One section of the co-op workterm report I am writing (on my time at the Centre of the Universe) focuses on the skills I now have a result of where I have worked, and I surprised myself by considering graphics design among them.
See, I’ve never taken an art class. My drawing abilities are… lacking, by my standards. But my knowledge of layouts, of how to use existing resources in new and impressive ways, my ability to navigate photoshop and illustrator, these are things I am proud of.
And that brought my memory back to the art show.
It came from a connection, a gal I met once, Carmen Hung, who stage-managed a theatre production I wrote for IGNITE! in Vancouver. She put out a message on facebook, asking for artists to contribute to a gallery show on surveillance culture. Being an avid Cory Doctorow consumer and a man with a sometimes strange approach to life, I had some ideas. But I wasn’t an artist, not really, so I sent Carmen my somewhat tongue-in-cheek thoughts and gave her permission to bring them to life. She loved the idea, and asked me to please put them together.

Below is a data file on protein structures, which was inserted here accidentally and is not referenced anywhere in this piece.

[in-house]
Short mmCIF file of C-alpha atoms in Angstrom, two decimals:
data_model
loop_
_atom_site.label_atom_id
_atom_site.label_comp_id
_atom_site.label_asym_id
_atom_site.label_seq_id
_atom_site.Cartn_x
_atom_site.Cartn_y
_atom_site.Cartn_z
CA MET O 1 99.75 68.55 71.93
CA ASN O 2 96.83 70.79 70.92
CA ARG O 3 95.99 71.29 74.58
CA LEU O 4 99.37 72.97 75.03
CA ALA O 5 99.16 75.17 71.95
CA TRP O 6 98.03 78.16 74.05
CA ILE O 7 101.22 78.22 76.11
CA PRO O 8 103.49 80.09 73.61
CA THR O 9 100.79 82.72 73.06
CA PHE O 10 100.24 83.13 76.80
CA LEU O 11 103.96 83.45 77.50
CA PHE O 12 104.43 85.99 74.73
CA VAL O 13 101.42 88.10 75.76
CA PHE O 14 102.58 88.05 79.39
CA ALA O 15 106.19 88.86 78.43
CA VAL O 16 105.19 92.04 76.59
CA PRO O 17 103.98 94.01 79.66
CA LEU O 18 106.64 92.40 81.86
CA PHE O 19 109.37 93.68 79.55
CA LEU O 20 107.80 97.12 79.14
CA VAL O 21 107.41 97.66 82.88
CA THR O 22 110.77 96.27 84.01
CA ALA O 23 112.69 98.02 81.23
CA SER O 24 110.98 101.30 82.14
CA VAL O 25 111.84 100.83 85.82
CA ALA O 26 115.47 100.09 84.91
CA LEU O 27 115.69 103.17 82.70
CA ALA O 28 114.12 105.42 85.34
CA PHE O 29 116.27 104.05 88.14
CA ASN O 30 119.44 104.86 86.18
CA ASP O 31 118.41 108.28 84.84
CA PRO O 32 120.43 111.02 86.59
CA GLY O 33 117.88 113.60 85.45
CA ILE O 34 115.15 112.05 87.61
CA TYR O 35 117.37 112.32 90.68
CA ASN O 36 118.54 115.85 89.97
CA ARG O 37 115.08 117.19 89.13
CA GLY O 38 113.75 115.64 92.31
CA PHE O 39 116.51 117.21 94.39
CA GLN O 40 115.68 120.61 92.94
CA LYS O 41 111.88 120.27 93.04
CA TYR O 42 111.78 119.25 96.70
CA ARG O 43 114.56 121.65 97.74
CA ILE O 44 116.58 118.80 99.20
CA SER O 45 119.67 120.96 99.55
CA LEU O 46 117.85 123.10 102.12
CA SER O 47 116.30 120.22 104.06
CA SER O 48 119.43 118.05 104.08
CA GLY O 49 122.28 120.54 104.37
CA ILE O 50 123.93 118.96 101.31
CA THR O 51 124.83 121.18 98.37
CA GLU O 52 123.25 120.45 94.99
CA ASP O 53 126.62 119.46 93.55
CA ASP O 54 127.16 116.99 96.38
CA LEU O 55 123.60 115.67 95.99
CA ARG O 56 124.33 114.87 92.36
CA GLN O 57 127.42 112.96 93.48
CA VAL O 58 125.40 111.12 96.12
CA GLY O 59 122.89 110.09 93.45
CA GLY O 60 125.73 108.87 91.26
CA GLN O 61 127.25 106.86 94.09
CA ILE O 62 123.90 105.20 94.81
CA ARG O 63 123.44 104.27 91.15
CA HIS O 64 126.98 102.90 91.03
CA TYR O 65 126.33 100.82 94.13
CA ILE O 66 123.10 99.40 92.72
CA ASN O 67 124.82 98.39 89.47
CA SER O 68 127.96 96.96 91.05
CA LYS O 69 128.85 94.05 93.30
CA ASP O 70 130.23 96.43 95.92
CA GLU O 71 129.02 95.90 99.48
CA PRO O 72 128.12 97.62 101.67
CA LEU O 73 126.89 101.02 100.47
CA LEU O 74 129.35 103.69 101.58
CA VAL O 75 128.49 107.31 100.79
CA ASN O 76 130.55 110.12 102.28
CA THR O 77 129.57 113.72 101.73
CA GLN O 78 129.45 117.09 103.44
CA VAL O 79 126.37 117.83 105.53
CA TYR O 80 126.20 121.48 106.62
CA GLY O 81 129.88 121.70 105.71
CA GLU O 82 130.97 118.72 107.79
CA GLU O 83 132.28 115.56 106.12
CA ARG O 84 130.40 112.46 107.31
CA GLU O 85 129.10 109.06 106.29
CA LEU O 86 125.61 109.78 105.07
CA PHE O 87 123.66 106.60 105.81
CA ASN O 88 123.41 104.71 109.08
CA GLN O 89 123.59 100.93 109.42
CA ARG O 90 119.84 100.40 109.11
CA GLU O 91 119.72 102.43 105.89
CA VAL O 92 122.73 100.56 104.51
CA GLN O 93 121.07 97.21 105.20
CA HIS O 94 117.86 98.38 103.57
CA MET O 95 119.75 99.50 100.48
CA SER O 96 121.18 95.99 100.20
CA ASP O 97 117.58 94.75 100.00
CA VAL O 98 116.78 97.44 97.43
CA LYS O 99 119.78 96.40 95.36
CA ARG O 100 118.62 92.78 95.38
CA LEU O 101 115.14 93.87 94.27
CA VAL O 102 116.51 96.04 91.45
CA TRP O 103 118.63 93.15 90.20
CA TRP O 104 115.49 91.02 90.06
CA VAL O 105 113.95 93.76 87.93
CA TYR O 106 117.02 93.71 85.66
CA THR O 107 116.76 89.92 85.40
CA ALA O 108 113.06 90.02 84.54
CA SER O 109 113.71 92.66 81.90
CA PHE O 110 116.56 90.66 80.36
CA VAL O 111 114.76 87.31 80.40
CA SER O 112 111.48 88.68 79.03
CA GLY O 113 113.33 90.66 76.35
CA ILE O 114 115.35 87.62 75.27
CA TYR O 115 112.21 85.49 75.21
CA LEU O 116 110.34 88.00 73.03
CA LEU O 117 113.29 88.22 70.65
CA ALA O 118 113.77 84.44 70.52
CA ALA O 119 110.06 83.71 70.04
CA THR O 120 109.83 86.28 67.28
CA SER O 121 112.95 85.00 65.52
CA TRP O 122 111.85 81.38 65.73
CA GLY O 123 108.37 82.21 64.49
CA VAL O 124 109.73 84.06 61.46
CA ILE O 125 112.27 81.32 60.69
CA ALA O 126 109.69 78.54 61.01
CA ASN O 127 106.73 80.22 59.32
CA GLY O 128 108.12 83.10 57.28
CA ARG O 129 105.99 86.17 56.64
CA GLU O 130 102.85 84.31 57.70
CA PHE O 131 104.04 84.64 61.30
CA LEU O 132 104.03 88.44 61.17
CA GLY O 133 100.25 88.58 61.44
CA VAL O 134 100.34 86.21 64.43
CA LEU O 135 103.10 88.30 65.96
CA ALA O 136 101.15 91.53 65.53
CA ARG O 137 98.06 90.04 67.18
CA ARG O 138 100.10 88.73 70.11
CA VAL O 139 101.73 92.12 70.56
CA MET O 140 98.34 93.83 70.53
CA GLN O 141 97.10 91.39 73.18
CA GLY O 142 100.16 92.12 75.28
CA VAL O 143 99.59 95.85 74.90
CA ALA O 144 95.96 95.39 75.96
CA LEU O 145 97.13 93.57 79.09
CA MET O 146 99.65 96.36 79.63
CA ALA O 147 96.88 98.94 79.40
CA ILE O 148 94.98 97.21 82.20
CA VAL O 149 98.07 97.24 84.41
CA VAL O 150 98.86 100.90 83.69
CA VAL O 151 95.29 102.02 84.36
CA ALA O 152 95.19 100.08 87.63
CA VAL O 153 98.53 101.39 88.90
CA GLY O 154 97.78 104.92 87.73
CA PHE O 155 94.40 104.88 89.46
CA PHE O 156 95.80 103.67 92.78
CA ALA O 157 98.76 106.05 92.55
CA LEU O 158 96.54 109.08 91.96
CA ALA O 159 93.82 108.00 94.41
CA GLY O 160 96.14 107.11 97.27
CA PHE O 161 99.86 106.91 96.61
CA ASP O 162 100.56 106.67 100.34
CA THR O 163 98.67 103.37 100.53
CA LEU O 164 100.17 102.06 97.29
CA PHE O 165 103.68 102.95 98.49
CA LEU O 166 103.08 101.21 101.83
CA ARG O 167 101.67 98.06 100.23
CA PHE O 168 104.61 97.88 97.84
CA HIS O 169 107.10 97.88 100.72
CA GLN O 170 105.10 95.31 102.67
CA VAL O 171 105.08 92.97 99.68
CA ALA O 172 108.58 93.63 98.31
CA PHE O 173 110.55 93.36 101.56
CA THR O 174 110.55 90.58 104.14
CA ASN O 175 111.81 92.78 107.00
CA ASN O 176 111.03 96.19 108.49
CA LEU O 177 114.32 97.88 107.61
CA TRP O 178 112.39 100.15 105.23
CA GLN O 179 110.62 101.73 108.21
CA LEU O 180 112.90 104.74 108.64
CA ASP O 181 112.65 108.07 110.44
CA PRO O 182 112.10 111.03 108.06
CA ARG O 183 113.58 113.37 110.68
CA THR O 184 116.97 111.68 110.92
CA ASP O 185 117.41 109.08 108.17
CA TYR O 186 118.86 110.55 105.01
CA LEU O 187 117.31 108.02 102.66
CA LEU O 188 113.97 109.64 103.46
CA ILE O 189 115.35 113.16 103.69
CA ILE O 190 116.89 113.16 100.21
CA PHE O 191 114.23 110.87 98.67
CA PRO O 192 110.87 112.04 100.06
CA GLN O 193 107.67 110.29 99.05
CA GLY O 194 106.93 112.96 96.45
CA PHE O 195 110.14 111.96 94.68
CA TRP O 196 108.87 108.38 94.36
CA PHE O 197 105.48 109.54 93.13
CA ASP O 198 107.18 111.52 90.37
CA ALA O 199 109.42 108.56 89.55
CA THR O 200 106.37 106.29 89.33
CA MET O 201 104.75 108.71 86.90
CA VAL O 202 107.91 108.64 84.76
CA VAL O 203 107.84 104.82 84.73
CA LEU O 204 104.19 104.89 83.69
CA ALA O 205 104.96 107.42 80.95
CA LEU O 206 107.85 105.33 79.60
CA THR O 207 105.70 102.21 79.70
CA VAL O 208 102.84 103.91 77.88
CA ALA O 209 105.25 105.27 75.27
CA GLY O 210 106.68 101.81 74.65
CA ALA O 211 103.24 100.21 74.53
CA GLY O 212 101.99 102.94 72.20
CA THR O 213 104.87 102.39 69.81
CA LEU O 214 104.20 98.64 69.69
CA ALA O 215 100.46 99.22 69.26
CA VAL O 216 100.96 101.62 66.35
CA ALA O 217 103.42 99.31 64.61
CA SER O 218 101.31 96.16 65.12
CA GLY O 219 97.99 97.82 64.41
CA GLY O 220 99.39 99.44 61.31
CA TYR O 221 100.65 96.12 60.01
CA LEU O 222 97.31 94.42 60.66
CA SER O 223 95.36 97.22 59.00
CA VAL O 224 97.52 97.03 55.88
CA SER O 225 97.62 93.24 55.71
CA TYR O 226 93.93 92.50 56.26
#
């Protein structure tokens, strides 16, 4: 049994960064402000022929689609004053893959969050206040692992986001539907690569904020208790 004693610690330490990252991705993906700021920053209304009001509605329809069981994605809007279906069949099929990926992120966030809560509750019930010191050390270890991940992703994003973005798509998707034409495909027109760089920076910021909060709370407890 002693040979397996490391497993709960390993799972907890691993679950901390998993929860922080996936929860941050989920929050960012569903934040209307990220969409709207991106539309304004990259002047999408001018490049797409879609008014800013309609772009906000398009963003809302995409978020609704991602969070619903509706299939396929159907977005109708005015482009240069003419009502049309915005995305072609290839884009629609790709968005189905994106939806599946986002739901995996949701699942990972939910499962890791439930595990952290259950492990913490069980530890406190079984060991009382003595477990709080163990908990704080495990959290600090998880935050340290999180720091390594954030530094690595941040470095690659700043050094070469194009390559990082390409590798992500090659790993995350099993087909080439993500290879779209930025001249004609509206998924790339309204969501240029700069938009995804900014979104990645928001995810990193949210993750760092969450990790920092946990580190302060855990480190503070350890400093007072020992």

Wait, myself? Me, make them? Me? Make visual art? For a gallery?
But the opportunity was unique, so I sized up what I knew how to do, took the text-shaping skills at my disposal, some reference shapes from googled images, and went to work. I ended up performing in a show in Victoria for every night the gallery was up, so I didn’t see the final result directly, but Carmen (who also took my emailed pdfs, printed them, and placed them in the gallery) was generous enough to mail me some tokens from the show. Thanks, Carmen.
A website for the show can be found here: http://www.sfu.ca/~ckh3/surveillance/
Anyway, I thought I’d share. These silly-yet-with-a-serious-point images were placed within the gallery wherever it was appropriate (so, on the floor, on the walls, under a camera, in the washrooms). As always, comments of any stripe are greatly enjoyed!